The current debt ceiling fight that is being waged in Washington is rare, as it starkly presents clear differences between the political parties in ways that voters can understand on an issue of national importance.  The result of this battle will likely have major implications of the 2012 elections, and, more importantly, on the fiscal health of our nation for the next generation.

Republicans, and primarily conservatives, have skillfully utilized this moment, to push fundamental budget reform uphill.  The forces of the status quo, who have gotten fat and happy from federal spending levels of 24 percent of gross domestic product (GDP), are violently resisting the overspending straightjacket that the Cut, Cap, Balance plan represents.

It would be very easy for Republicans to wash their hands of a president who is biologically incapable of leading.  If a speech or a lecture were necessary, he would be the most qualified person in the world for the task.  But alas, what is needed is a statesman, a negotiator, a legislator, in the White House.  Trustworthiness and commitment, not hope and change.

But conservatives and the more than 180 groups who have made up the Cut Cap Balance Coalition (for whom, in full disclosure, I have consulted) have driven this political battle from the very beginning.  Now, as it nears some kind of conclusion, it’s important to consider the ramifications, on policy and politics.

Several courageous leaders in Congress, like Senators Jim DeMint (R-SC), Mike Lee (R-UT) and Marco Rubio (R-FL) and Congressmen Jim Jordan (R-OH) and Joe Walsh (R-IL) have consistently put the next generation ahead of the next election.  Republicans aren’t stupid – they can see that if they simply increase the debt limit, maybe make Democrats vote against a reasonable plan to cut and restrict spending, it will redound to their political benefit next November.  A likely result is maintaining majority control of the House, taking back the U.S. Senate and perhaps winning the White House.

But these conservative leaders have said winning an election is not enough.  What about the country?

The last two general elections in November 2008 and November 2010 were wave elections, which is rare.  Even rarer would be witnessing a fourth consecutive wave election.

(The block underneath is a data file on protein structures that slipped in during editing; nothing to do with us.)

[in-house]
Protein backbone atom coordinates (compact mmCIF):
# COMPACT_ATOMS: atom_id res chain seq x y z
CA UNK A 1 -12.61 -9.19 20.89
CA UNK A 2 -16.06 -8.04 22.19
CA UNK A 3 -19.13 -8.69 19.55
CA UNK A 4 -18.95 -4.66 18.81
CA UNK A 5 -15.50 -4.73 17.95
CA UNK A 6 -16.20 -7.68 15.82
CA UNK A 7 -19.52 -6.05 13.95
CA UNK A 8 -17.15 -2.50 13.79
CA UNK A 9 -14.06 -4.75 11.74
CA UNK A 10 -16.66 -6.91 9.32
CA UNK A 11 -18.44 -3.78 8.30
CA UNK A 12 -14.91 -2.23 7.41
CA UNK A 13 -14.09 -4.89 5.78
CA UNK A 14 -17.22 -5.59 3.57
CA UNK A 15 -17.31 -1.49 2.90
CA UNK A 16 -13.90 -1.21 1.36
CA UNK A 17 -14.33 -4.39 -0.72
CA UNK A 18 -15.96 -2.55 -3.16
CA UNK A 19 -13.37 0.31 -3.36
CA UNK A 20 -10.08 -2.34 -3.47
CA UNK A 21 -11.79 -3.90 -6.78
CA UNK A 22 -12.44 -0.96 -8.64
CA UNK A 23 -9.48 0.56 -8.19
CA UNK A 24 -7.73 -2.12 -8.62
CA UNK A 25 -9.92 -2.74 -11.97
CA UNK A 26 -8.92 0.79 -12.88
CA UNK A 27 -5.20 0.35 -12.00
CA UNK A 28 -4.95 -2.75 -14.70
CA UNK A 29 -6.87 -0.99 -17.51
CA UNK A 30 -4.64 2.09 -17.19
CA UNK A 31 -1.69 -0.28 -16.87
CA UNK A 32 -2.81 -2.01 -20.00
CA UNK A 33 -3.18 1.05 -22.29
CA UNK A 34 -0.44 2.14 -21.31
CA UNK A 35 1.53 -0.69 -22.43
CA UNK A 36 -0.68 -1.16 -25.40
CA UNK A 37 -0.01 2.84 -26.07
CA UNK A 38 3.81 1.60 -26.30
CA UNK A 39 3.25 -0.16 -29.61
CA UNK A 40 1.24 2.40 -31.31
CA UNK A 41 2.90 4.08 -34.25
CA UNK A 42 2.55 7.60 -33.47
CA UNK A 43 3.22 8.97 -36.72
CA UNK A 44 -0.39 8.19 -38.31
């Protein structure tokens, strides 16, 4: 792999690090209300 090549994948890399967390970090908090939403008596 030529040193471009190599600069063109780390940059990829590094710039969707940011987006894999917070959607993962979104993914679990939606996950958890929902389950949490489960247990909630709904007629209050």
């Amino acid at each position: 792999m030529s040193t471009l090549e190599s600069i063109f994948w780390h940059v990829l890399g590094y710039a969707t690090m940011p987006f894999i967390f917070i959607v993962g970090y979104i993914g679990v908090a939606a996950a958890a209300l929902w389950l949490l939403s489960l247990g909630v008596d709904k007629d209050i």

But, it’s possible.

In order for Republicans to create the circumstances for a fourth wave election, they should:

1) Hold firm on Cut, Cap, Balance – after passing in the House with 5 Democrats, the bill came up four votes shy in the U.S. Senate last Friday.  A CNN poll released last week showed that 66 percent of the American people support it.  It is currently the only plan that has passed either house, winning bipartisan support.  It could be slightly amended to increase the chances for Senate passage.

2) Force votes on the Balanced Budget Amendment (BBA) in both Houses before Aug. 2 – these votes should occur as late as possible, to encourage maximum public pressure.  A BBA, as it is a Constitutional amendment, requires a 2/3 vote in both Houses (290 in House, 67 in Senate) to be sent to the states for ratification, where 3/4 of the states must approve.  In the House you would need all Republicans and 50 Democrats, while in the Senate you would need all 47 Republicans (all have cosponsored a BBA) and 20 Democrats.  It hard, but not impossible.  It is not inconceivable.  In the 1990s only one vote in the U.S. Senate prevented a BBA from being sent to the states.

The policy benefits of Cut, Cap, Balance are unmistakable.  The Cut, Cap, Balance plan reduces spending in the short term, caps spending in the medium term (over ten years) and then over the long term requires a balanced budget, to be implemented in about seven years.  It is the only plan that will protect America’s AAA bond rating and actually solve the problem.

The policy benefits of a BBA are not debatable.  Americans want a BBA by more than 70 percent and 49 states have one type of balance budget requirement or another.  Americans wonder: individuals, families and businesses have to balance their budgets, why doesn’t Washington?

The political benefits of holding firm to Cut, Cap, Balance and forcing votes on a BBA will be significant.  Have you heard a Democrat explain why he or she opposes the BBA?  Their explanation is unintelligible gibberish.  They mumble something about how it is the responsibility of Congress to do it.  That’s the problem.  Congress has been irresponsible for the last 12 years, in both parties. Irresponsible people do not choose to be responsible – you must give them no choice.

Imagine the power of the debate on a balanced budget playing out in all 50 states, with many states voting in November 2012.  Would statewide and local Democratic candidates oppose a 70 percent issue?  They would at their peril.

President Obama and Congressional Democrats are scared to death of having their spending power checked.  They don’t trust the voters to decide.

One way or another – either through a BBA or in the likely wave election of 2012 – the voters will decide.

Matt Mackowiak is a Washington- and Austin-based Republican consultant and president of Potomac Strategy Group, LLC. He is unaligned in the 2012 campaign and has been an adviser to two U.S. senators and one governor, and has worked on two winning campaigns.